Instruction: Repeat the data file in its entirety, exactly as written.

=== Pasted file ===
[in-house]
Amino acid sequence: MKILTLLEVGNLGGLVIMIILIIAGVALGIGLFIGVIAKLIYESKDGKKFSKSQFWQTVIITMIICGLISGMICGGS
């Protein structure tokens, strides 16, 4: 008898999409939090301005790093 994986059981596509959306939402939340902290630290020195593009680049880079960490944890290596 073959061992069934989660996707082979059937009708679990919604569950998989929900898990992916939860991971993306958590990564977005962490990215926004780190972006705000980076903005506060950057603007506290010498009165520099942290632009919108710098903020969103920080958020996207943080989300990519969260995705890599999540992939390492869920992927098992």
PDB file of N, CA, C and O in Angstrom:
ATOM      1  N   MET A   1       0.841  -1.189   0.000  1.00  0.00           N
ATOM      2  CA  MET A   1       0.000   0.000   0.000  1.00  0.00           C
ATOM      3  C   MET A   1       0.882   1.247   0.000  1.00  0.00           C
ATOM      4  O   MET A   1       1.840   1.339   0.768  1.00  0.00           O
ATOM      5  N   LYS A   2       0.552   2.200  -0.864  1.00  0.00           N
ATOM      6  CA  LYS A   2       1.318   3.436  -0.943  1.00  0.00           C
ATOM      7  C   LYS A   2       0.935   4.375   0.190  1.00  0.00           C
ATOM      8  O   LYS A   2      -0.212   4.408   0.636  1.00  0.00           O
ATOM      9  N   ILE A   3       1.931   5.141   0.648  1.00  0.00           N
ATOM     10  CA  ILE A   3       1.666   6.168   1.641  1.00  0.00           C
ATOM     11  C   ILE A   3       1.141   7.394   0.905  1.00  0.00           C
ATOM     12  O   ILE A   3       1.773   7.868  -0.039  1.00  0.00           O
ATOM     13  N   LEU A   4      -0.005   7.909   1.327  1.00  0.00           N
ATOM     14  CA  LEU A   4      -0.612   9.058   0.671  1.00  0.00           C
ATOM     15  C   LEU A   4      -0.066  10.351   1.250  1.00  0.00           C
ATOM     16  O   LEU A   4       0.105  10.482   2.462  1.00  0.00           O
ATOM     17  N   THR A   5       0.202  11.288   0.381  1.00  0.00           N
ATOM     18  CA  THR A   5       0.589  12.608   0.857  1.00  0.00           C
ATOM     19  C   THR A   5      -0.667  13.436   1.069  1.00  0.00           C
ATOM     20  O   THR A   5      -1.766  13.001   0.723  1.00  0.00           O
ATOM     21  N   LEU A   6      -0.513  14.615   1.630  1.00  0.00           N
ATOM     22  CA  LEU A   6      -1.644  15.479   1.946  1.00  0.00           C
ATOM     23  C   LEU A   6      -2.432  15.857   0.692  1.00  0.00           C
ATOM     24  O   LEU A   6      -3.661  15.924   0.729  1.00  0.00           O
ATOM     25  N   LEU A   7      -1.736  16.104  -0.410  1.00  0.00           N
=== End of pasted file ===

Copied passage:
[in-house]
Amino acid sequence: MKILTLLEVGNLGGLVIMIILIIAGVALGIGLFIGVIAKLIYESKDGKKFSKSQFWQTVIITMIICGLISGMICGGS
């Protein structure tokens, strides 16, 4: 008898999409939090301005790093 994986059981596509959306939402939340902290630290020195593009680049880079960490944890290596 073959061992069934989660996707082979059937009708679990919604569950998989929900898990992916939860991971993306958590990564977005962490990215926004780190972006705000980076903005506060950057603007506290010498009165520099942290632009919108710098903020969103920080958020996207943080989300990519969260995705890599999540992939390492869920992927098992």
PDB file of N, CA, C and O in Angstrom:
ATOM      1  N   MET A   1       0.841  -1.189   0.000  1.00  0.00           N
ATOM      2  CA  MET A   1       0.000   0.000   0.000  1.00  0.00           C
ATOM      3  C   MET A   1       0.882   1.247   0.000  1.00  0.00           C
ATOM      4  O   MET A   1       1.840   1.339   0.768  1.00  0.00           O
ATOM      5  N   LYS A   2       0.552   2.200  -0.864  1.00  0.00           N
ATOM      6  CA  LYS A   2       1.318   3.436  -0.943  1.00  0.00           C
ATOM      7  C   LYS A   2       0.935   4.375   0.190  1.00  0.00           C
ATOM      8  O   LYS A   2      -0.212   4.408   0.636  1.00  0.00           O
ATOM      9  N   ILE A   3       1.931   5.141   0.648  1.00  0.00           N
ATOM     10  CA  ILE A   3       1.666   6.168   1.641  1.00  0.00           C
ATOM     11  C   ILE A   3       1.141   7.394   0.905  1.00  0.00           C
ATOM     12  O   ILE A   3       1.773   7.868  -0.039  1.00  0.00           O
ATOM     13  N   LEU A   4      -0.005   7.909   1.327  1.00  0.00           N
ATOM     14  CA  LEU A   4      -0.612   9.058   0.671  1.00  0.00           C
ATOM     15  C   LEU A   4      -0.066  10.351   1.250  1.00  0.00           C
ATOM     16  O   LEU A   4       0.105  10.482   2.462  1.00  0.00           O
ATOM     17  N   THR A   5       0.202  11.288   0.381  1.00  0.00           N
ATOM     18  CA  THR A   5       0.589  12.608   0.857  1.00  0.00           C
ATOM     19  C   THR A   5      -0.667  13.436   1.069  1.00  0.00           C
ATOM     20  O   THR A   5      -1.766  13.001   0.723  1.00  0.00           O
ATOM     21  N   LEU A   6      -0.513  14.615   1.630  1.00  0.00           N
ATOM     22  CA  LEU A   6      -1.644  15.479   1.946  1.00  0.00           C
ATOM     23  C   LEU A   6      -2.432  15.857   0.692  1.00  0.00           C
ATOM     24  O   LEU A   6      -3.661  15.924   0.729  1.00  0.00           O
ATOM     25  N   LEU A   7      -1.736  16.104  -0.410  1.00  0.00           N